In the fourth case, Deirdre Masterton, an obstetrics and gynecology resident at Women & Infants Hospital in Providence, Rhode Island, and former Virtual Mentor editor, comments on the role of peer feedback between medical students who must evaluate each other's performance on a rotation.
In the first medical education piece, Autumn Lynn Edenfield, a fourth-year medical student, explains the origin of professionalism education at NYU and examines the theories that support the teaching of professionalism, such as a reassessment of the hidden curriculum and the role of reflection. These are the principles upon which NYU's curriculum is based, and her piece opens a window to the specific triumphs and travails inherent in incorporating professional development into the busy lives of medical students. In the second article in this section, Adina Kalet, a medical education researcher and proponent of professionalism education at NYU, discusses the funding and future of medical education research in academic medical centers.
Having discussed the role of professional development in medical education, we then seek to delineate some of the ways that the principles we have studied in medical school will affect us in our professional lives as doctors in society. In the journal discussion, Thomas LeBlanc, editor of the September 2006 issue of Virtual Mentor (Humanistic Care at the End of Life) and resident at Duke University, looks at a study that traced discipline by state medical boards back to incidences of unprofessional behavior in medical school. Many physicians (who were or were not unprofessional as medical students) are concerned with professional sanction and its appropriateness; thus, mechanisms are currently being examined that will alleviate some of this fear and encourage a climate of truthfulness. Attorney Flauren Fagadau Bender uses the health law forum to examine one of these mechanisms, focusing on "I'm sorry" legislation that is currently being used in Colorado and many other states to encourage physicians to report errors and inform patients of them.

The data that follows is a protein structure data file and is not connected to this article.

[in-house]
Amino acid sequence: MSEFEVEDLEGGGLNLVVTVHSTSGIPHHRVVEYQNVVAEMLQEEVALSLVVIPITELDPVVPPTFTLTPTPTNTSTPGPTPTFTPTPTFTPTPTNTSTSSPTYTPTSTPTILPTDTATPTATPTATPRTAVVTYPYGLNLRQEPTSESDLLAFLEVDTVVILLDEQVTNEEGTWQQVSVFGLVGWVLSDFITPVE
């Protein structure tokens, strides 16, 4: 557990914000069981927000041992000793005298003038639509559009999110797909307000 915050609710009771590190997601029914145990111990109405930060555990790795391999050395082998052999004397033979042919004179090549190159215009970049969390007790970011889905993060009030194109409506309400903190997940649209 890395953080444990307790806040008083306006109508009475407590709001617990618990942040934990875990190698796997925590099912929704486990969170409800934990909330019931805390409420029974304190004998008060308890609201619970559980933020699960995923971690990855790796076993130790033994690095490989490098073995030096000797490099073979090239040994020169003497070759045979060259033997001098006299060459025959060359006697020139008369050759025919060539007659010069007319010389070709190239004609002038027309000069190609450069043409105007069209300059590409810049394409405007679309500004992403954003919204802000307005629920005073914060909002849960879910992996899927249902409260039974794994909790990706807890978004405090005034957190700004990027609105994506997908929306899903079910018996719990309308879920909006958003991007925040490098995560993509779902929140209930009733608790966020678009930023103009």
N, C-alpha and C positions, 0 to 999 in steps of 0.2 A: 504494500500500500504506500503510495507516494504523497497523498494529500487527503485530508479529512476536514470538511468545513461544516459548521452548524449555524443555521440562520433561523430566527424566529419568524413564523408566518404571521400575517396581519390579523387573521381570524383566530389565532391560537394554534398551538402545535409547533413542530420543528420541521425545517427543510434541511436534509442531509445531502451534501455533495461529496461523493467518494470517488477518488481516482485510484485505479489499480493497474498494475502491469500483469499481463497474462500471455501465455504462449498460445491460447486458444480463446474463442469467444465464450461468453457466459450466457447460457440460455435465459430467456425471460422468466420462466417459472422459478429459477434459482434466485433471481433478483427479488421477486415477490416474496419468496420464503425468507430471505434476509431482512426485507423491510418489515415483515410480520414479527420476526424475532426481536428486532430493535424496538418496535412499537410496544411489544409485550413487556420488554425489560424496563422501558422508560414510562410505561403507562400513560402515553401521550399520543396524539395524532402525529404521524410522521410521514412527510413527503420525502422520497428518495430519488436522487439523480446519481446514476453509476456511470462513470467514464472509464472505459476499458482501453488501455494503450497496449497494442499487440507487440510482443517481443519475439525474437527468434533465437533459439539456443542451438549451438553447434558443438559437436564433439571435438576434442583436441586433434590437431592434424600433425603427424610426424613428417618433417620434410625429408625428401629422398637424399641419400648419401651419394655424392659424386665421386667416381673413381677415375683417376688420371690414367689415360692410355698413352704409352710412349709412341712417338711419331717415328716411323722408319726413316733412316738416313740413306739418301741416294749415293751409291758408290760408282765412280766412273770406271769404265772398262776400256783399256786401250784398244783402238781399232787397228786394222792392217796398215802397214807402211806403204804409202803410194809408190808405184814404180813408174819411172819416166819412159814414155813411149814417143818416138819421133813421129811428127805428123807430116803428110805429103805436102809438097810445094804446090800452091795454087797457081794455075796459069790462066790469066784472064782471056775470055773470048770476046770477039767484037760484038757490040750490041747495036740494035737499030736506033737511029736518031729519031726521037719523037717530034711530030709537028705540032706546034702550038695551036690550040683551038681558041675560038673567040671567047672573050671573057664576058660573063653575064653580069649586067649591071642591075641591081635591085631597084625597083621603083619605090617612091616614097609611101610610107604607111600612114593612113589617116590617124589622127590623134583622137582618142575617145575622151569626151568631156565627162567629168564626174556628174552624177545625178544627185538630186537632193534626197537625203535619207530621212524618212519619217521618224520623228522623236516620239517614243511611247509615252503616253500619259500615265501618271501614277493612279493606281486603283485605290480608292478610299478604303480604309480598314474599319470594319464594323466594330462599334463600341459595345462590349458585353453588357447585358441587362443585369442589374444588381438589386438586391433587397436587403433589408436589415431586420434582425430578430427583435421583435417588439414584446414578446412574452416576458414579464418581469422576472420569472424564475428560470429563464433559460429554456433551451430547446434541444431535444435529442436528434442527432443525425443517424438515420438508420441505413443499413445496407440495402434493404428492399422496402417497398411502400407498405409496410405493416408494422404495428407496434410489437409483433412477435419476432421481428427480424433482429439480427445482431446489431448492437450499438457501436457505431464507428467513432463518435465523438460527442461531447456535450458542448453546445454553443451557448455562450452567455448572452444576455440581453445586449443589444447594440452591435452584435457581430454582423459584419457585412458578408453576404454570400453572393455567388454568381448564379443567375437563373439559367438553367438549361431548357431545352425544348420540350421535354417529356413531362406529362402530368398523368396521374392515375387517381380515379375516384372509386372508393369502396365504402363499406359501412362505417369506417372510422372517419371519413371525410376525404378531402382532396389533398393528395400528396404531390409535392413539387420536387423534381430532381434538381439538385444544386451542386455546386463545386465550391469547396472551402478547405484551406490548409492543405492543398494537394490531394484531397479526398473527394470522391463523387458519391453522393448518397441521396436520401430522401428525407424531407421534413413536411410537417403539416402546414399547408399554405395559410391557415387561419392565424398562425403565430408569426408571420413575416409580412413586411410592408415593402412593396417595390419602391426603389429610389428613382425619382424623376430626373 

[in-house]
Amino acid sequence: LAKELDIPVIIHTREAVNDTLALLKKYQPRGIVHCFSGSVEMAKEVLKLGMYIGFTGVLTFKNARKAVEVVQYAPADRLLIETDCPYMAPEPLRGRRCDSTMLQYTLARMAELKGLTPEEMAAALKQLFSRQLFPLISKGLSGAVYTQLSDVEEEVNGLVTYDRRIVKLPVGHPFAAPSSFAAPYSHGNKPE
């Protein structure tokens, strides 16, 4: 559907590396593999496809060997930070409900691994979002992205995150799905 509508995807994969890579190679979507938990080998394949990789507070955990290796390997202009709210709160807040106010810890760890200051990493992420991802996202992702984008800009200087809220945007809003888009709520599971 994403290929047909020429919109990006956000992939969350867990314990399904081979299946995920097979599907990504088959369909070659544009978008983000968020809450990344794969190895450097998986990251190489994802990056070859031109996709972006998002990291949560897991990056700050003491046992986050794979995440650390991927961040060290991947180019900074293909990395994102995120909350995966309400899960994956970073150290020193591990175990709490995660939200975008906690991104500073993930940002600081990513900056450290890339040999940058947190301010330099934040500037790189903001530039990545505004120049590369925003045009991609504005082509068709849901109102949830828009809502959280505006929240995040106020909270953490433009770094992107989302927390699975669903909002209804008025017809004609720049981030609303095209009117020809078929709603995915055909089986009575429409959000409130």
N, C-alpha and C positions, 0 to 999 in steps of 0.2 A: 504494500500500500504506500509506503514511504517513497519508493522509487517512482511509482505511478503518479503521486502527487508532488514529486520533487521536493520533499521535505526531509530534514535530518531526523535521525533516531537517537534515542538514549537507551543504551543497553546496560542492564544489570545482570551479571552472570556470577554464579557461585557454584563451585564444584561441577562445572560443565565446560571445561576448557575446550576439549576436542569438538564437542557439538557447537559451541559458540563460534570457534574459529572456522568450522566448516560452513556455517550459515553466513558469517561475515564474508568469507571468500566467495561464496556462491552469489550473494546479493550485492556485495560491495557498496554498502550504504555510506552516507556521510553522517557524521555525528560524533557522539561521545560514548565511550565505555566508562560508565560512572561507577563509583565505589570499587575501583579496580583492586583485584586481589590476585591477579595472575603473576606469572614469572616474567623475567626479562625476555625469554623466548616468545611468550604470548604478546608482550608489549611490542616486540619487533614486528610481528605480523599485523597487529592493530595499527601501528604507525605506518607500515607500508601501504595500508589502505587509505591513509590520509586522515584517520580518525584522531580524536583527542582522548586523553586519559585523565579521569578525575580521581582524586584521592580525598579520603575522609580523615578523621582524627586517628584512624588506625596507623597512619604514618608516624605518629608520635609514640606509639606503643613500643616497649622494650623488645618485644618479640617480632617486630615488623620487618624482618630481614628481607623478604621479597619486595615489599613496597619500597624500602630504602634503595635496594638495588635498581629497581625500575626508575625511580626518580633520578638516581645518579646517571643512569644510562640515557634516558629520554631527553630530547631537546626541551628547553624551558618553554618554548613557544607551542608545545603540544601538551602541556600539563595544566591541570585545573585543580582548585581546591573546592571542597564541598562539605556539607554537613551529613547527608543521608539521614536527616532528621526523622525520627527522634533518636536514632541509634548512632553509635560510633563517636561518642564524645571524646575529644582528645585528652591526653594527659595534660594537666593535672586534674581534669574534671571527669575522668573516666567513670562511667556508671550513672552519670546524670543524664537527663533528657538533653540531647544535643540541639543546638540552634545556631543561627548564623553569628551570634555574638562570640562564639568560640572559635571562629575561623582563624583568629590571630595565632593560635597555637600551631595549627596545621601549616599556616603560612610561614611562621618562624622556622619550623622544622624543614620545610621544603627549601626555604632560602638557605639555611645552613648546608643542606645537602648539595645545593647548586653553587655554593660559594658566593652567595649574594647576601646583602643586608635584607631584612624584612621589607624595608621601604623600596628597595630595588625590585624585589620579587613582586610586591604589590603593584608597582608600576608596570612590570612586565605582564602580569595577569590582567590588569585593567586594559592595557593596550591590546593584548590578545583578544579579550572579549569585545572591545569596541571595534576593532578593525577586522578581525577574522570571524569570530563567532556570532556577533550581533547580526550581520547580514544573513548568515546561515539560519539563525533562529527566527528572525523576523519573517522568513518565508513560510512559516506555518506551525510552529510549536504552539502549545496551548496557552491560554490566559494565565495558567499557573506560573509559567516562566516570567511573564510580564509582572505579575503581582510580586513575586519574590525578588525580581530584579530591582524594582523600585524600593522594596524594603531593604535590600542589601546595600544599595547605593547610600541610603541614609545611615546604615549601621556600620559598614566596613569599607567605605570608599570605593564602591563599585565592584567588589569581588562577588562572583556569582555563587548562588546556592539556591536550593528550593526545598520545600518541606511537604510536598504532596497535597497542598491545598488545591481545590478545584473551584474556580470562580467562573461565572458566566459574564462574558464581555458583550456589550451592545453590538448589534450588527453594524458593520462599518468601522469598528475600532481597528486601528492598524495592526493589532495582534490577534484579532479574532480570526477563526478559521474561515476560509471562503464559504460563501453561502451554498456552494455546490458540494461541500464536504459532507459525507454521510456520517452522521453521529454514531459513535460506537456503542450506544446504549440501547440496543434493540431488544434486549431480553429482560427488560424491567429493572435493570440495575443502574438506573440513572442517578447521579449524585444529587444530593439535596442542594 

In medicine and society, Frederic W. Hafferty, a prominent figure in medical professionalism, reflects on societal expectations for the patient-doctor relationship over time. In his history of medicine piece, cardiothoracic surgeon Mark S. Hochberg relates the history of the white coat, highlighting its role in the professional awakening of medical students. In our op-ed section obstetrician and attorney David E. Seubert and health care attorneys Laurie T. Cohen and Jason M. LaFlam debate the feasibility of a no-fault medical liability system as a way to improve quality of care, encourage disclosure of physician error and expedite compensation of injured patients.
We hope that the topics in this issue provide an enjoyable exploration of professionalism in medical education. Not only are these topics and concerns inherent in any discussion of the evaluation of professional development, they also affect the experiences of individual medical students, and they influence our health care system as a whole. We hope that our focus on the current state of the role of the professionalism curriculum will provide a springboard for further thought about the needs and perspectives of medical students, practitioners and patients in the context of this model.